Two years past Marvel's Civil War storyline, I still consider Tony Stark a villain. However, while it was monstrously stupid for him to put Camp Hammond, the training compound of the Initiative right smack dab in the already damaged community where the New Warriors and several hundred citizens died, the concept of training heroes to use their powers responsibly and then serve the country in each of the 50 states is a good one...just as long as such service is strictly voluntary. That said...
The ongoing Avengers: The Initiative [$2.99] definitely came into its own during the Secret Invasion event. Those were some of the best comics of the event. They felt like war comics and they showcased a large number of super-heroes in interesting ways. Issues #20-23 reveal the aftermath of the invasion and hint at what lies ahead for the Initiative now that Norman Osborn has become the "top cop" of the United States.
Hank Pym was a prime mover of the Initiative, but it wasn't really Hank Pym. It was a Skrull who replaced him well before the coming of the Superhuman Registration Act that led to the Civil War. Now returned to Earth, Pym has to deal with what's become of his life in the wake of Skrull treachery that included impregnating Tigra and murdering his ex-wife.
In issue #20's "Acceptable Losses," writers Dan Slott and Christos N. Gage begin Pym's journey to recovery in surprising fashion while also nicely moving along other elements of the overall Initiative storyline. Terrific art by penciler Steve Kurth and inker Drew Hennessy earn Avengers: The Initiative #20 an impressive four out of five Tonys.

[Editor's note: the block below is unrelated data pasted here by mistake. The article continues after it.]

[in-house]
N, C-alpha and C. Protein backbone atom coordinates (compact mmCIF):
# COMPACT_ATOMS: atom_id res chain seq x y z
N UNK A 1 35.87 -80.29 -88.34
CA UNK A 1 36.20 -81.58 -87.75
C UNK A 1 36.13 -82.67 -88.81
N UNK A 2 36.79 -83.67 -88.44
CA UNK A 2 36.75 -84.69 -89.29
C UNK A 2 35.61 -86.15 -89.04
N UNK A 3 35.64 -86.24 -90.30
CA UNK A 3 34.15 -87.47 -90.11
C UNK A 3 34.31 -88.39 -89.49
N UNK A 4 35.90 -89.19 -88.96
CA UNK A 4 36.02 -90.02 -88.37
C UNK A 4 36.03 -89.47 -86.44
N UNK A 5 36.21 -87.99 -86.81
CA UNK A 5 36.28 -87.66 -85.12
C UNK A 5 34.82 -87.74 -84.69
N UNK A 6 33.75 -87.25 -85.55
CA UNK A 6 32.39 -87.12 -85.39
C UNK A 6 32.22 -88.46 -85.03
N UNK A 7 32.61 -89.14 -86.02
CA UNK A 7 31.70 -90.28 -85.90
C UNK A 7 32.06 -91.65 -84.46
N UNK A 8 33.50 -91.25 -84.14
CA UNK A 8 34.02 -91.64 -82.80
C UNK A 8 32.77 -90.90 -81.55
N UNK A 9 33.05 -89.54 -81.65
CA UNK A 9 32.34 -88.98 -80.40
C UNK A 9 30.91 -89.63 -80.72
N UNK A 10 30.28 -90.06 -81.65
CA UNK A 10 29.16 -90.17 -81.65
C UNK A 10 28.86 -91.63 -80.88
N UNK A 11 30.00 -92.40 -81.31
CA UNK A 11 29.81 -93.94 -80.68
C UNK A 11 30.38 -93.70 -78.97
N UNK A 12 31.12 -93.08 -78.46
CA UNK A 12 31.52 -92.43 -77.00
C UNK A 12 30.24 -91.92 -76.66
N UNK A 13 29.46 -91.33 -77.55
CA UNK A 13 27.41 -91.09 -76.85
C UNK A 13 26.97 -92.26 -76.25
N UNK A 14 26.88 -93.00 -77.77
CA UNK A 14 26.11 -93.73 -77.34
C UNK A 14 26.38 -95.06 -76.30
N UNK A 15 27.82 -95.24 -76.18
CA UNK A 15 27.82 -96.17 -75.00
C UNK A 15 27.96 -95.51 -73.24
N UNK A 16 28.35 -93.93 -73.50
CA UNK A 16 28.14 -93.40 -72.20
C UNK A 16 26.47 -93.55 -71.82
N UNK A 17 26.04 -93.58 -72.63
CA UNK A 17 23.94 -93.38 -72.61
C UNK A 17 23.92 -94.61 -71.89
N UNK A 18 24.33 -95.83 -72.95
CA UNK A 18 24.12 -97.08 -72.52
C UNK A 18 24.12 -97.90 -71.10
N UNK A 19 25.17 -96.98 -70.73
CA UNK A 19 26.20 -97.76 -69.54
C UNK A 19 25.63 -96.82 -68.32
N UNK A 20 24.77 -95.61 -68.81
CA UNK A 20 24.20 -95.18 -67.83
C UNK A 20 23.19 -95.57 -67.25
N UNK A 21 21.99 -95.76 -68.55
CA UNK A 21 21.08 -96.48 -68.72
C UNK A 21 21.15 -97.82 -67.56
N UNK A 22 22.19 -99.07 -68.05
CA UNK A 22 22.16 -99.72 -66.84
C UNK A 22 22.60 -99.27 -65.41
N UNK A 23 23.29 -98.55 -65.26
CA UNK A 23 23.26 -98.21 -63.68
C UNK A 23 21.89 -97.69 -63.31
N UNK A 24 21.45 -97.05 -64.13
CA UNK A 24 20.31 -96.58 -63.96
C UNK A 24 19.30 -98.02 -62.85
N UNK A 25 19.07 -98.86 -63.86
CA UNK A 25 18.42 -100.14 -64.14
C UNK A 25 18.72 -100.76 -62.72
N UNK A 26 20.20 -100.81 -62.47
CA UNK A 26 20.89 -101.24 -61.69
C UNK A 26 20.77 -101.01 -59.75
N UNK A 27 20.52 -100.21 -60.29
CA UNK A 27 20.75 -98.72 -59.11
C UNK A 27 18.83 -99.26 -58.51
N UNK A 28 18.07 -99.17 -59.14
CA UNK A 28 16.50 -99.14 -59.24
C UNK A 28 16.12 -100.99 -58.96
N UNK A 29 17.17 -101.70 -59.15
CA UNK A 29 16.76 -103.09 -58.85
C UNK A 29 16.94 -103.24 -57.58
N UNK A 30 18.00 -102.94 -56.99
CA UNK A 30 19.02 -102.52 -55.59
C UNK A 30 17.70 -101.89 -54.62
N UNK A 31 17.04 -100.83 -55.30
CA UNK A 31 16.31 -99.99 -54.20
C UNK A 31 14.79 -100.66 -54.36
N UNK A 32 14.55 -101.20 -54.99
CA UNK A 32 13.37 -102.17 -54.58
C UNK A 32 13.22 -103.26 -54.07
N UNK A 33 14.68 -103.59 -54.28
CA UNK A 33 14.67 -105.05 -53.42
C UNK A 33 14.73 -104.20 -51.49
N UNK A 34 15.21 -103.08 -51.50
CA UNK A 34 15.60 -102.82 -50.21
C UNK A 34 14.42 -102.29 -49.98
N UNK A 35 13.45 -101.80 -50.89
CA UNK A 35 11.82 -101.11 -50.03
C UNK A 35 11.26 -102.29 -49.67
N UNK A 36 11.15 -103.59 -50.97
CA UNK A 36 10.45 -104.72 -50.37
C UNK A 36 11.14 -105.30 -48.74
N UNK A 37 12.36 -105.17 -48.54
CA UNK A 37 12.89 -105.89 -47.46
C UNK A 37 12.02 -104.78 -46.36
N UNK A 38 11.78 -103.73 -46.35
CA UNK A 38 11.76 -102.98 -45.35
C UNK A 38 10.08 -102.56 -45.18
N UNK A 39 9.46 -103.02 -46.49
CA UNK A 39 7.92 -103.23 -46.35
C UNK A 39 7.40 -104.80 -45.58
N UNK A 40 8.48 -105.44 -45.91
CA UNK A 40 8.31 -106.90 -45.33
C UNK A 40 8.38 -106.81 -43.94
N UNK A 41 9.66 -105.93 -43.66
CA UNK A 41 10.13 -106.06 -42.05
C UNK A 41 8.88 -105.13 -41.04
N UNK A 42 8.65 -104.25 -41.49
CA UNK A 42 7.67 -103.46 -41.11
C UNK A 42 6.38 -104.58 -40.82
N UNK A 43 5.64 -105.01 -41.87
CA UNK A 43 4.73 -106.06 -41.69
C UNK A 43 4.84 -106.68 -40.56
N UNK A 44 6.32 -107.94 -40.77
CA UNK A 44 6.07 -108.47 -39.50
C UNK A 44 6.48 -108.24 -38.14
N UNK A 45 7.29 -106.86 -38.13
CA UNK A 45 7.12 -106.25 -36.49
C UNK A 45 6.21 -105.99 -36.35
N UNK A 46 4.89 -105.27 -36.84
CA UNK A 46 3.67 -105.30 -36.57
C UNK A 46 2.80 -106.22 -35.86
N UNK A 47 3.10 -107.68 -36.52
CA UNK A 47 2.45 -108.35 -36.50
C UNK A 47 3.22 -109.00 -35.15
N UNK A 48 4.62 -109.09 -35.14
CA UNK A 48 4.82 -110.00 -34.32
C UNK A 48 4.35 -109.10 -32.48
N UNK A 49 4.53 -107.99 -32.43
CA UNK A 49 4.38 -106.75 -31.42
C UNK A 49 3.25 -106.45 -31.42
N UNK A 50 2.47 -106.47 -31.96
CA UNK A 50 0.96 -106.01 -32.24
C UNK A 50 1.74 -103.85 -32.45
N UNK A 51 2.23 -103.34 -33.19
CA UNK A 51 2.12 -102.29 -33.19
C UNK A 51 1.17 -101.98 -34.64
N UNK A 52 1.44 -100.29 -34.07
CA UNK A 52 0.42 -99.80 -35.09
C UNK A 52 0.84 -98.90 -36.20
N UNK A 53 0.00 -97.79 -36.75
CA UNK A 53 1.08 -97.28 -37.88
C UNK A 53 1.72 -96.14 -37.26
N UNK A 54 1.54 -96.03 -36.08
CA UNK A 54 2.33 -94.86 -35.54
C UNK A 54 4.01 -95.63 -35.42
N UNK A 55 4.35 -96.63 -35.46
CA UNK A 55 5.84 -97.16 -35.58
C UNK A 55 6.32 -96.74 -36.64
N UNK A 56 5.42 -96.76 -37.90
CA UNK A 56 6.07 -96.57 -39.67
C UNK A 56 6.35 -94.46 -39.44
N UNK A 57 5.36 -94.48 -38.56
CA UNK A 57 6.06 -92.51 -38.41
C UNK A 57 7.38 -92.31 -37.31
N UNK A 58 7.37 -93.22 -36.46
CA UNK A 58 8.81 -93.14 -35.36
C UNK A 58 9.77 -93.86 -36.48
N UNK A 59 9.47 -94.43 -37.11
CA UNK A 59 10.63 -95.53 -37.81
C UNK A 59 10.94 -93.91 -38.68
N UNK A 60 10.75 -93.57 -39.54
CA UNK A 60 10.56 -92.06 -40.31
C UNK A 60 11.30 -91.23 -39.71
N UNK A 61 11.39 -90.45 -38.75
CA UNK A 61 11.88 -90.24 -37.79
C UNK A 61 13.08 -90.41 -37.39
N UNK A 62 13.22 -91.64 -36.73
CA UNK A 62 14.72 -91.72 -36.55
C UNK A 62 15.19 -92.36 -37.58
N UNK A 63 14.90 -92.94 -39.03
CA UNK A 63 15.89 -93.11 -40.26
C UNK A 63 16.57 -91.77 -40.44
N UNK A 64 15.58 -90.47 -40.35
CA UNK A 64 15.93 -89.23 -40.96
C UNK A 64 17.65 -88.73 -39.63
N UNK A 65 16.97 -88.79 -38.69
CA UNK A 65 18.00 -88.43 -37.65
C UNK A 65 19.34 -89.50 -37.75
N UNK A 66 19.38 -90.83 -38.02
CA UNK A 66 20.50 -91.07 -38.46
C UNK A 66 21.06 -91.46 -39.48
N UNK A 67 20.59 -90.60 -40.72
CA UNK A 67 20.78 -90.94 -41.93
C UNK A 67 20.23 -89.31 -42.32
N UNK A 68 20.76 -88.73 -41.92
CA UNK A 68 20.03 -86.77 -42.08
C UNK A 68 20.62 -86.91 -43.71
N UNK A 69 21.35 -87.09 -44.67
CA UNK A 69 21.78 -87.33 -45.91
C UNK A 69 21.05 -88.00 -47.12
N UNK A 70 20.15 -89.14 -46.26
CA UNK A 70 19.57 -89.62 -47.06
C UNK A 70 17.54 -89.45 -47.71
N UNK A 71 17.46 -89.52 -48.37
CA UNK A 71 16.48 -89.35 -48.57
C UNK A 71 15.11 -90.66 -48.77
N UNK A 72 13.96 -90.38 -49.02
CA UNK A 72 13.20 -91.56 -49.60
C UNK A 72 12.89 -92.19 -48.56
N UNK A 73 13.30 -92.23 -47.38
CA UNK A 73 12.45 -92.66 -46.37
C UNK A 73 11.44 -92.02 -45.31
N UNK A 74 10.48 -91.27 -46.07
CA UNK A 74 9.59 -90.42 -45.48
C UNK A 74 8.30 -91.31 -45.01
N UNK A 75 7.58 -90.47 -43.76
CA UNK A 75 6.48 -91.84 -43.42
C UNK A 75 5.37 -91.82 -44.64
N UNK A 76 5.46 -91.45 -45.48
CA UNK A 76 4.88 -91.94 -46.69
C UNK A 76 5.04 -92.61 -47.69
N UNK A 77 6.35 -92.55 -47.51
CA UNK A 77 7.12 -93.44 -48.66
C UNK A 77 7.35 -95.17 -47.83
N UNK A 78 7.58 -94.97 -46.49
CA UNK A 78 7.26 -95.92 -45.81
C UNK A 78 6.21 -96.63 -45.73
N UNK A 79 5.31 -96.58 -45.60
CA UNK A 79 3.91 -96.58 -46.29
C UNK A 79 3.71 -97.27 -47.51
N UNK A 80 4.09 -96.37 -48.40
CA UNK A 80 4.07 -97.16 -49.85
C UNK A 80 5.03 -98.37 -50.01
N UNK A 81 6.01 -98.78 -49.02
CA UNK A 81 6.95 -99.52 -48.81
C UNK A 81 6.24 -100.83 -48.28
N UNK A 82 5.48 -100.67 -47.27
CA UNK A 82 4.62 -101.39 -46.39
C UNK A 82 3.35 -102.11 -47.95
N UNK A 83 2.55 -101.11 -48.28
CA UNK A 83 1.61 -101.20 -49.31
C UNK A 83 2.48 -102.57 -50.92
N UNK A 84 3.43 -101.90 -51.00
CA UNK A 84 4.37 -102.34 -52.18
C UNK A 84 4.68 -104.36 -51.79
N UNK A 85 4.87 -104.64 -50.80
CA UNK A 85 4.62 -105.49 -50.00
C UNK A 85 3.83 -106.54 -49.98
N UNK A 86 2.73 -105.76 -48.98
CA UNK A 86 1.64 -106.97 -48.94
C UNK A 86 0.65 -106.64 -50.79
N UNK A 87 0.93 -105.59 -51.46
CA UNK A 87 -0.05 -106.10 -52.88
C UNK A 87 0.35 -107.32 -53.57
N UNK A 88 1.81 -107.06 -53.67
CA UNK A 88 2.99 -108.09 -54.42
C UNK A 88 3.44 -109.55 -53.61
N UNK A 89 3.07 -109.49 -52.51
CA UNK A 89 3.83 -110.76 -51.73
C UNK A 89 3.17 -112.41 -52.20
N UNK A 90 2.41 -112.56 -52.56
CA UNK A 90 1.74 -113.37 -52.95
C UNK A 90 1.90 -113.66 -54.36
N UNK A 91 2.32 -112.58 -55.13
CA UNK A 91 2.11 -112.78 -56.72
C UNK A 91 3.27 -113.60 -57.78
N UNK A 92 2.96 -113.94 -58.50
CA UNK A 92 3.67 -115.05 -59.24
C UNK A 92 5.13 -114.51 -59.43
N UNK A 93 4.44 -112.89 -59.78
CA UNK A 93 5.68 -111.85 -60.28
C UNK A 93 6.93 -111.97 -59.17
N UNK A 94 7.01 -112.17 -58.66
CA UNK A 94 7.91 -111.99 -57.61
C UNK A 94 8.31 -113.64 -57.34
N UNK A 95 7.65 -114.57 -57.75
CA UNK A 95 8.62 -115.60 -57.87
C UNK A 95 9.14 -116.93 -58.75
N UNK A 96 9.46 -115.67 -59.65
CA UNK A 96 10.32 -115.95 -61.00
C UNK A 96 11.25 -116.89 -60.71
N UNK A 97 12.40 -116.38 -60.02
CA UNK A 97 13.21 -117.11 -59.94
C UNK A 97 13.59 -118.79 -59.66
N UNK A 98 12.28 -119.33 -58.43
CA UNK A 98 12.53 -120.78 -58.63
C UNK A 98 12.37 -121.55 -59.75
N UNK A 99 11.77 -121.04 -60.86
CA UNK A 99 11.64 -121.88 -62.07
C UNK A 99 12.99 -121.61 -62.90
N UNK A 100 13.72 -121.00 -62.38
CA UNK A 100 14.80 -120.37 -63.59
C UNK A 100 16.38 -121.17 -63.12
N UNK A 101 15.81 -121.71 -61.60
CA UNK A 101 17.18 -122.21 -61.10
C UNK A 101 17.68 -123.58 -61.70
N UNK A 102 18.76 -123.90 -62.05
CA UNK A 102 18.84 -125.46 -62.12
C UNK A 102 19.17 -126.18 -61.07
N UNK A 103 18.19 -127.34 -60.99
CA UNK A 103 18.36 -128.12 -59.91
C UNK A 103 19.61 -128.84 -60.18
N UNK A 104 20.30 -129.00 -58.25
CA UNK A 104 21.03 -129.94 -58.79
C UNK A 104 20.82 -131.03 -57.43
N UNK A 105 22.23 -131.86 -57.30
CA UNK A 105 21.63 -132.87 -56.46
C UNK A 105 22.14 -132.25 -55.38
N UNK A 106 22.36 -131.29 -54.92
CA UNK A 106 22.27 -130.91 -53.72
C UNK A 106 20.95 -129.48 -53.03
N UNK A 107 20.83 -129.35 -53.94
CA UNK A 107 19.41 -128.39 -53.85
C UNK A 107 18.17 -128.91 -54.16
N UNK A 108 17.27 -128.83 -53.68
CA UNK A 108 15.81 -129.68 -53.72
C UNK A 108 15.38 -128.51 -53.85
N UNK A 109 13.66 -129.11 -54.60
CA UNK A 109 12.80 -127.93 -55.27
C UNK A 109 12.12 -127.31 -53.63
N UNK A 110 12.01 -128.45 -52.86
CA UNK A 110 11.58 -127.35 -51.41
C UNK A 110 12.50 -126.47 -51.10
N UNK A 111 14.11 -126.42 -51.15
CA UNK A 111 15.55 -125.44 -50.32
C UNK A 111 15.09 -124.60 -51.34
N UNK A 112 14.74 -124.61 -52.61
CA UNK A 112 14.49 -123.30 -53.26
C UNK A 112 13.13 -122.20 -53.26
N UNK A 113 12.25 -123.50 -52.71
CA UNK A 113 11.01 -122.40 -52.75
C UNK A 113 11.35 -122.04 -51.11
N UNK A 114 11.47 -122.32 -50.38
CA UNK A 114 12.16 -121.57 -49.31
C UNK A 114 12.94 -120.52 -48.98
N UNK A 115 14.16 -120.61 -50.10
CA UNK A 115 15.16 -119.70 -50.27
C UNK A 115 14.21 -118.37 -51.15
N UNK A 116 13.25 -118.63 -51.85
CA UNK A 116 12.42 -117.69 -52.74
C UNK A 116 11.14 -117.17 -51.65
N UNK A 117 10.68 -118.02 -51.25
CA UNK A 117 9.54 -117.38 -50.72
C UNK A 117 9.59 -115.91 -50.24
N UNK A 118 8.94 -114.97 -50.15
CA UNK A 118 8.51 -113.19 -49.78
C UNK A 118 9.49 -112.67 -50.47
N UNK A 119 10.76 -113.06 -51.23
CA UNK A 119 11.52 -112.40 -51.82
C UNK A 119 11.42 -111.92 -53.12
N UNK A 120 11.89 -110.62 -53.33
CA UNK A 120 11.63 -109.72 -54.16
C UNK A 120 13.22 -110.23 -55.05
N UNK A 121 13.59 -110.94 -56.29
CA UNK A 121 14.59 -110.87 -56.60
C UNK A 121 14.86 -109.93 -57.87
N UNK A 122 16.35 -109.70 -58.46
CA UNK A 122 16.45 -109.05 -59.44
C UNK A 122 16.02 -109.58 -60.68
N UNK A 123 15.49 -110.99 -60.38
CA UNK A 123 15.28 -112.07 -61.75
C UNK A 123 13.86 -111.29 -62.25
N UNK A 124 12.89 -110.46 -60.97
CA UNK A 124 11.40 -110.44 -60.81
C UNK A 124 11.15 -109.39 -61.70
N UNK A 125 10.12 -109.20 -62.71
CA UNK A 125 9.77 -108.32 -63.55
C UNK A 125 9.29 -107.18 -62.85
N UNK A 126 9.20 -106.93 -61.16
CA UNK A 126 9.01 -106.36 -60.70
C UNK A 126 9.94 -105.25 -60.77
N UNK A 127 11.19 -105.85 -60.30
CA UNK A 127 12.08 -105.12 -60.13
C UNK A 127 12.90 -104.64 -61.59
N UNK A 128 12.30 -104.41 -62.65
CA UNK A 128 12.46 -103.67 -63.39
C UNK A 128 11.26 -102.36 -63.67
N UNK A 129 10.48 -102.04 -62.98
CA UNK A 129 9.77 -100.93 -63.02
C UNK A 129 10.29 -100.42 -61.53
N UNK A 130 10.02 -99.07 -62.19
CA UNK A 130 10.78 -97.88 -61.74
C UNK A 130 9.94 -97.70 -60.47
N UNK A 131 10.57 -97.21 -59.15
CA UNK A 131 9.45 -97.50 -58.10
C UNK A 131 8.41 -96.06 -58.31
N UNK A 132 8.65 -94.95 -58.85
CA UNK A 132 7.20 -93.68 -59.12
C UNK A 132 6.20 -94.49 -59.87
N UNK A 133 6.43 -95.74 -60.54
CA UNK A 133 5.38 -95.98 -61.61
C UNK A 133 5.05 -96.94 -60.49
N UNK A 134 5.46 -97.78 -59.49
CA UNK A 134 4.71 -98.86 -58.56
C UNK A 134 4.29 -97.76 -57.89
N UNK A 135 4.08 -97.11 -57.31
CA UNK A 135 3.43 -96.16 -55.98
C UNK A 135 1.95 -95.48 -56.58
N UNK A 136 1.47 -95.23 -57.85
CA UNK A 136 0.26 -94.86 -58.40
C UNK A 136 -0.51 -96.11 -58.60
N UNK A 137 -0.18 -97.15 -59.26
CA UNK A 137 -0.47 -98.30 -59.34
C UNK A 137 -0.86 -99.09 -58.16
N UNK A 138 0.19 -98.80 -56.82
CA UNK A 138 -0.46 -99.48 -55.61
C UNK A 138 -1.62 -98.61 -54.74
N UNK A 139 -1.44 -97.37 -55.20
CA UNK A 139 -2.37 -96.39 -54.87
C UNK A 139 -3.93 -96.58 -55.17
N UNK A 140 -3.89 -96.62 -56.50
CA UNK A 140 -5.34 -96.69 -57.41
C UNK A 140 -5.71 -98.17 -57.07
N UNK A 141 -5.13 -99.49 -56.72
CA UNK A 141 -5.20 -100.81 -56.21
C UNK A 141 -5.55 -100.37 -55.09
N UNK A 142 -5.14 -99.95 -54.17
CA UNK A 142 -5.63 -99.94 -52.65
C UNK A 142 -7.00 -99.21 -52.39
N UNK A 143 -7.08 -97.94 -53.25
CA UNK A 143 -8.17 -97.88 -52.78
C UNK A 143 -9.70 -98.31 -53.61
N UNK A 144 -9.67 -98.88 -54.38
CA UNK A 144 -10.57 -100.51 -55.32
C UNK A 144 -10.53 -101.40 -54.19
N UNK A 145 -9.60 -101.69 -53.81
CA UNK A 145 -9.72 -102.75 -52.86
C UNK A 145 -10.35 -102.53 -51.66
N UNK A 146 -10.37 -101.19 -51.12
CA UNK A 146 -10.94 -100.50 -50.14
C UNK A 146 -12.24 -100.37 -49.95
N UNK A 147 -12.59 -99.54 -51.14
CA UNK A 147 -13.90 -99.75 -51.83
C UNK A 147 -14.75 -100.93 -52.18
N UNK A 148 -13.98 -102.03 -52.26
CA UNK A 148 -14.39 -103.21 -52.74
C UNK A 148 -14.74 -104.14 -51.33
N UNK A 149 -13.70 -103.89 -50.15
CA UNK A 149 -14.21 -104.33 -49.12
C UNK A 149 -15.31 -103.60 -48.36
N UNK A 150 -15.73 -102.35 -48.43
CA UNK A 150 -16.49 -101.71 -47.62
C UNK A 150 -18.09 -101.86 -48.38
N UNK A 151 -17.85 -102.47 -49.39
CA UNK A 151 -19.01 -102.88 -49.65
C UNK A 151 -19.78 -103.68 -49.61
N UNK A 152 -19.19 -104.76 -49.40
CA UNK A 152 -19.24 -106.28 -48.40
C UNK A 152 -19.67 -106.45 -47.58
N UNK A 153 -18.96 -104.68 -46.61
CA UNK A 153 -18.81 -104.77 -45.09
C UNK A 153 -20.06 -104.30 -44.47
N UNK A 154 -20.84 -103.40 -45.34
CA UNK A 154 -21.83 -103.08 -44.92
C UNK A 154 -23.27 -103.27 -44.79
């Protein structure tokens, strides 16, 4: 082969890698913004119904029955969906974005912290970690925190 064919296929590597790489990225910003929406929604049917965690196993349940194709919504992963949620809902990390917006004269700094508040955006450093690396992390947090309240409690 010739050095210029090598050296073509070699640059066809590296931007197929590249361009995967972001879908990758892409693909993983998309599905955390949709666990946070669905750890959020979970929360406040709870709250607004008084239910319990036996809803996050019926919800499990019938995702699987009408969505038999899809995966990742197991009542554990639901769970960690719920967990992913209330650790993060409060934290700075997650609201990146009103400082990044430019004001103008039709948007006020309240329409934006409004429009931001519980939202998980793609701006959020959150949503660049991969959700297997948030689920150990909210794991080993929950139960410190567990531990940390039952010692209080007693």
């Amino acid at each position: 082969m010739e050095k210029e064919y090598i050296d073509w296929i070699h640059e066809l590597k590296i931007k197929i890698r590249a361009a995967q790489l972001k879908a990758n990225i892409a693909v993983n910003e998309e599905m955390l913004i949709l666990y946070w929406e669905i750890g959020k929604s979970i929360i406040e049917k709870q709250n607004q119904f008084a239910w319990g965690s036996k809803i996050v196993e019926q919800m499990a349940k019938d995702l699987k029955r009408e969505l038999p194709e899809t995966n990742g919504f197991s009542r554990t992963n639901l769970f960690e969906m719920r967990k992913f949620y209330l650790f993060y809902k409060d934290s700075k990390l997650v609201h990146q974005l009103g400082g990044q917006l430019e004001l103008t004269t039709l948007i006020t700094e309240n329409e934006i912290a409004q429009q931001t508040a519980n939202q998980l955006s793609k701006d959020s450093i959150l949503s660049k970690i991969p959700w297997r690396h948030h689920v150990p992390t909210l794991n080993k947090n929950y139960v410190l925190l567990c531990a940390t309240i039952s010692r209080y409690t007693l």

Gage goes solo with issue #21 as new penciler Humberto Ramos comes on board. A last bit of Skrull Pym nastiness comes to light with the revival of the Thor clone that killed Bill Foster during the Civil War. It's followed in issue #23 by a team of undercover Initiative heroes going to Madripoor on the trail of a hero who has defected to Hydra. All three issues are well-written with neat action bits, neat character bits, and surprising plot developments. Not to mention Osborn beginning to put his own mark on Stark's "50 State Initiative." I'm not wild about the art, but it didn't keep from enjoying the issues. Avengers: The Initiative #21-23 earn three out of five Tonys.
Thanks for spending a part of your day with me. I'll be back tomorrow with more stuff.
ZERO: Burn your money before buying any comic receiving this rating. It doesn't *necessarily* mean there's absolutely nothing of value here - though it *could* - but whatever value it might possess shrinks into insignificance before its overall awfulness.
ONE: Buy something else. Maybe I found something which wasn't completely dreadful in the item, but not enough for me to recommend it when there are better comics available. I only want what's best for you, my children.
TWO: Basic judgment call. I found some value, but not enough to recommend it. My review should give you enough info to decide if you want to take a chance on it. Are you feeling lucky today, punk? Well, are you?
THREE: This denotes something I find perfectly respectable. There are better books out there, but I wouldn't regret buying this item. Based on my review, you should be able to determine if it's of interest to you. Let the Force guide you.
FOUR: I recommend anything earning this rating. Unless you don't like the genre, subject matter, or past work of the creators, I believe you'll enjoy this item. Isn't it uncanny how I can look right into your soul that way?
FIVE: Anything getting this rating is among the best comicdom has to offer. You should buy/read this, even if the genre/subject matter doesn't appeal to you. It's for your own good. Me, I live for comics and books this good...but not in a pathetic "Comic-Book Guy" sort of way.
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